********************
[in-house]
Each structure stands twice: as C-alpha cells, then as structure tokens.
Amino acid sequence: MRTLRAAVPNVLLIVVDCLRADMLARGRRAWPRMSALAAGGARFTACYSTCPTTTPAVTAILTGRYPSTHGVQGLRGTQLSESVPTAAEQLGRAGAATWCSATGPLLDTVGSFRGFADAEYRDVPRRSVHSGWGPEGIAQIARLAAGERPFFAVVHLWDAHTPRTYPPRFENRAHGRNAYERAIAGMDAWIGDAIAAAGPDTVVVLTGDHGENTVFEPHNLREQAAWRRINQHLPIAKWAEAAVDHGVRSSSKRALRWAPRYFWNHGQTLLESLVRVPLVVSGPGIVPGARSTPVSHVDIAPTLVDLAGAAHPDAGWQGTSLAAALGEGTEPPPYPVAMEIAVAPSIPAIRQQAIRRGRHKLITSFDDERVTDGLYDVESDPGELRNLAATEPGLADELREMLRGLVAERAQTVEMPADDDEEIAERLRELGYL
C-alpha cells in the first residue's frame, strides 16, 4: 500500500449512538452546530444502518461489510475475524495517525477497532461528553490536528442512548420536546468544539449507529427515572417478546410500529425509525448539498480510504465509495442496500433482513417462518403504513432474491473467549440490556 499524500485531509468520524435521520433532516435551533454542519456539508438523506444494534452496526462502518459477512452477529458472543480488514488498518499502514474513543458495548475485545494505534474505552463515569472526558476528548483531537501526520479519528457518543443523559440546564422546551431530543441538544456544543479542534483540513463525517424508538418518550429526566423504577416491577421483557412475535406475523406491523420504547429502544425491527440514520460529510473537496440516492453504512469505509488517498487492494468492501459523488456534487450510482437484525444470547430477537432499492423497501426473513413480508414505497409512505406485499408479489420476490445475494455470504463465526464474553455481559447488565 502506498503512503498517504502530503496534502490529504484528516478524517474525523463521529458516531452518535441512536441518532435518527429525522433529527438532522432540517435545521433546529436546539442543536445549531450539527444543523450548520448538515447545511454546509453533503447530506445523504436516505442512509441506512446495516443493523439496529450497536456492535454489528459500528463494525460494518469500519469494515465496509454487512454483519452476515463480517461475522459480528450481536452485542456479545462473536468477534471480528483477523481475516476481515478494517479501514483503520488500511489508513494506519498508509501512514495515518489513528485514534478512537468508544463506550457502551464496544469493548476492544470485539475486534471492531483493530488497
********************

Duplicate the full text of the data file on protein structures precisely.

[in-house]
Each structure stands twice: as C-alpha cells, then as structure tokens.
Amino acid sequence: MRTLRAAVPNVLLIVVDCLRADMLARGRRAWPRMSALAAGGARFTACYSTCPTTTPAVTAILTGRYPSTHGVQGLRGTQLSESVPTAAEQLGRAGAATWCSATGPLLDTVGSFRGFADAEYRDVPRRSVHSGWGPEGIAQIARLAAGERPFFAVVHLWDAHTPRTYPPRFENRAHGRNAYERAIAGMDAWIGDAIAAAGPDTVVVLTGDHGENTVFEPHNLREQAAWRRINQHLPIAKWAEAAVDHGVRSSSKRALRWAPRYFWNHGQTLLESLVRVPLVVSGPGIVPGARSTPVSHVDIAPTLVDLAGAAHPDAGWQGTSLAAALGEGTEPPPYPVAMEIAVAPSIPAIRQQAIRRGRHKLITSFDDERVTDGLYDVESDPGELRNLAATEPGLADELREMLRGLVAERAQTVEMPADDDEEIAERLRELGYL
C-alpha cells in the first residue's frame, strides 16, 4: 500500500449512538452546530444502518461489510475475524495517525477497532461528553490536528442512548420536546468544539449507529427515572417478546410500529425509525448539498480510504465509495442496500433482513417462518403504513432474491473467549440490556 499524500485531509468520524435521520433532516435551533454542519456539508438523506444494534452496526462502518459477512452477529458472543480488514488498518499502514474513543458495548475485545494505534474505552463515569472526558476528548483531537501526520479519528457518543443523559440546564422546551431530543441538544456544543479542534483540513463525517424508538418518550429526566423504577416491577421483557412475535406475523406491523420504547429502544425491527440514520460529510473537496440516492453504512469505509488517498487492494468492501459523488456534487450510482437484525444470547430477537432499492423497501426473513413480508414505497409512505406485499408479489420476490445475494455470504463465526464474553455481559447488565 502506498503512503498517504502530503496534502490529504484528516478524517474525523463521529458516531452518535441512536441518532435518527429525522433529527438532522432540517435545521433546529436546539442543536445549531450539527444543523450548520448538515447545511454546509453533503447530506445523504436516505442512509441506512446495516443493523439496529450497536456492535454489528459500528463494525460494518469500519469494515465496509454487512454483519452476515463480517461475522459480528450481536452485542456479545462473536468477534471480528483477523481475516476481515478494517479501514483503520488500511489508513494506519498508509501512514495515518489513528485514534478512537468508544463506550457502551464496544469493548476492544470485539475486534471492531483493530488497